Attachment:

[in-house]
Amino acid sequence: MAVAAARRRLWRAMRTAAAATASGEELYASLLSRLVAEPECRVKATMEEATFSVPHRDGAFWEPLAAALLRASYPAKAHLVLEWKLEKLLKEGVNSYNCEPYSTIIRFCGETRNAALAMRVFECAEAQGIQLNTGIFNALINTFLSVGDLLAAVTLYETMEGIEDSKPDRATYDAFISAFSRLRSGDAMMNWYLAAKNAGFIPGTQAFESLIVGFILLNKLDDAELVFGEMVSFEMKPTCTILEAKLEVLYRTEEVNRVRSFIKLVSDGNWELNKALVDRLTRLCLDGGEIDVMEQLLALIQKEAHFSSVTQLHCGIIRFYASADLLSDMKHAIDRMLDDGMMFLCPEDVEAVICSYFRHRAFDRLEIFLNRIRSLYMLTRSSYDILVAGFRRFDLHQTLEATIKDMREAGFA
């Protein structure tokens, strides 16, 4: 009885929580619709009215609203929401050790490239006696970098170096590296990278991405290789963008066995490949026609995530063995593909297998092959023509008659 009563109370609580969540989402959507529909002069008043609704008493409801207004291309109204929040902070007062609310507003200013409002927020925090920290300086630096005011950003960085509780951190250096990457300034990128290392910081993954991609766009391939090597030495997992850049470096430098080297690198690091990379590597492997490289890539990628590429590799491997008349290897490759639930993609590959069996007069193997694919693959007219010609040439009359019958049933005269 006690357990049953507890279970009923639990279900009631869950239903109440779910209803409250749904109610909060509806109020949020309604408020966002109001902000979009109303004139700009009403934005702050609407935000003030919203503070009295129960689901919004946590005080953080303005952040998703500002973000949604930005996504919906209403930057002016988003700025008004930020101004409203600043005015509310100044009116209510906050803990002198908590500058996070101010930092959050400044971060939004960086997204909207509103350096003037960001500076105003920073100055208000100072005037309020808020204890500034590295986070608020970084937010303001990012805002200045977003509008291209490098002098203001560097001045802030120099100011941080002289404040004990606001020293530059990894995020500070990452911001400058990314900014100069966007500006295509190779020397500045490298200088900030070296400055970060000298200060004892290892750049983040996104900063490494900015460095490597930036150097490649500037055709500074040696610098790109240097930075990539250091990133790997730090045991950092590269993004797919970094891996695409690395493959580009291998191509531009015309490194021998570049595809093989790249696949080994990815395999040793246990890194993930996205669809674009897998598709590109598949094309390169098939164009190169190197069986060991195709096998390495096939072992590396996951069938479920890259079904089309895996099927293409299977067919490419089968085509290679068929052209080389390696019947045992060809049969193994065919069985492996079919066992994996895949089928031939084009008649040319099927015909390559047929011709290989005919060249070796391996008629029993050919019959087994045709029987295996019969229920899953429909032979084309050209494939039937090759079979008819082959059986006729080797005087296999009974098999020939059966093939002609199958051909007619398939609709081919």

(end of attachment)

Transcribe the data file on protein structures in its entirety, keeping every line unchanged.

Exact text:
[in-house]
Amino acid sequence: MAVAAARRRLWRAMRTAAAATASGEELYASLLSRLVAEPECRVKATMEEATFSVPHRDGAFWEPLAAALLRASYPAKAHLVLEWKLEKLLKEGVNSYNCEPYSTIIRFCGETRNAALAMRVFECAEAQGIQLNTGIFNALINTFLSVGDLLAAVTLYETMEGIEDSKPDRATYDAFISAFSRLRSGDAMMNWYLAAKNAGFIPGTQAFESLIVGFILLNKLDDAELVFGEMVSFEMKPTCTILEAKLEVLYRTEEVNRVRSFIKLVSDGNWELNKALVDRLTRLCLDGGEIDVMEQLLALIQKEAHFSSVTQLHCGIIRFYASADLLSDMKHAIDRMLDDGMMFLCPEDVEAVICSYFRHRAFDRLEIFLNRIRSLYMLTRSSYDILVAGFRRFDLHQTLEATIKDMREAGFA
């Protein structure tokens, strides 16, 4: 009885929580619709009215609203929401050790490239006696970098170096590296990278991405290789963008066995490949026609995530063995593909297998092959023509008659 009563109370609580969540989402959507529909002069008043609704008493409801207004291309109204929040902070007062609310507003200013409002927020925090920290300086630096005011950003960085509780951190250096990457300034990128290392910081993954991609766009391939090597030495997992850049470096430098080297690198690091990379590597492997490289890539990628590429590799491997008349290897490759639930993609590959069996007069193997694919693959007219010609040439009359019958049933005269 006690357990049953507890279970009923639990279900009631869950239903109440779910209803409250749904109610909060509806109020949020309604408020966002109001902000979009109303004139700009009403934005702050609407935000003030919203503070009295129960689901919004946590005080953080303005952040998703500002973000949604930005996504919906209403930057002016988003700025008004930020101004409203600043005015509310100044009116209510906050803990002198908590500058996070101010930092959050400044971060939004960086997204909207509103350096003037960001500076105003920073100055208000100072005037309020808020204890500034590295986070608020970084937010303001990012805002200045977003509008291209490098002098203001560097001045802030120099100011941080002289404040004990606001020293530059990894995020500070990452911001400058990314900014100069966007500006295509190779020397500045490298200088900030070296400055970060000298200060004892290892750049983040996104900063490494900015460095490597930036150097490649500037055709500074040696610098790109240097930075990539250091990133790997730090045991950092590269993004797919970094891996695409690395493959580009291998191509531009015309490194021998570049595809093989790249696949080994990815395999040793246990890194993930996205669809674009897998598709590109598949094309390169098939164009190169190197069986060991195709096998390495096939072992590396996951069938479920890259079904089309895996099927293409299977067919490419089968085509290679068929052209080389390696019947045992060809049969193994065919069985492996079919066992994996895949089928031939084009008649040319099927015909390559047929011709290989005919060249070796391996008629029993050919019959087994045709029987295996019969229920899953429909032979084309050209494939039937090759079979008819082959059986006729080797005087296999009974098999020939059966093939002609199958051909007619398939609709081919």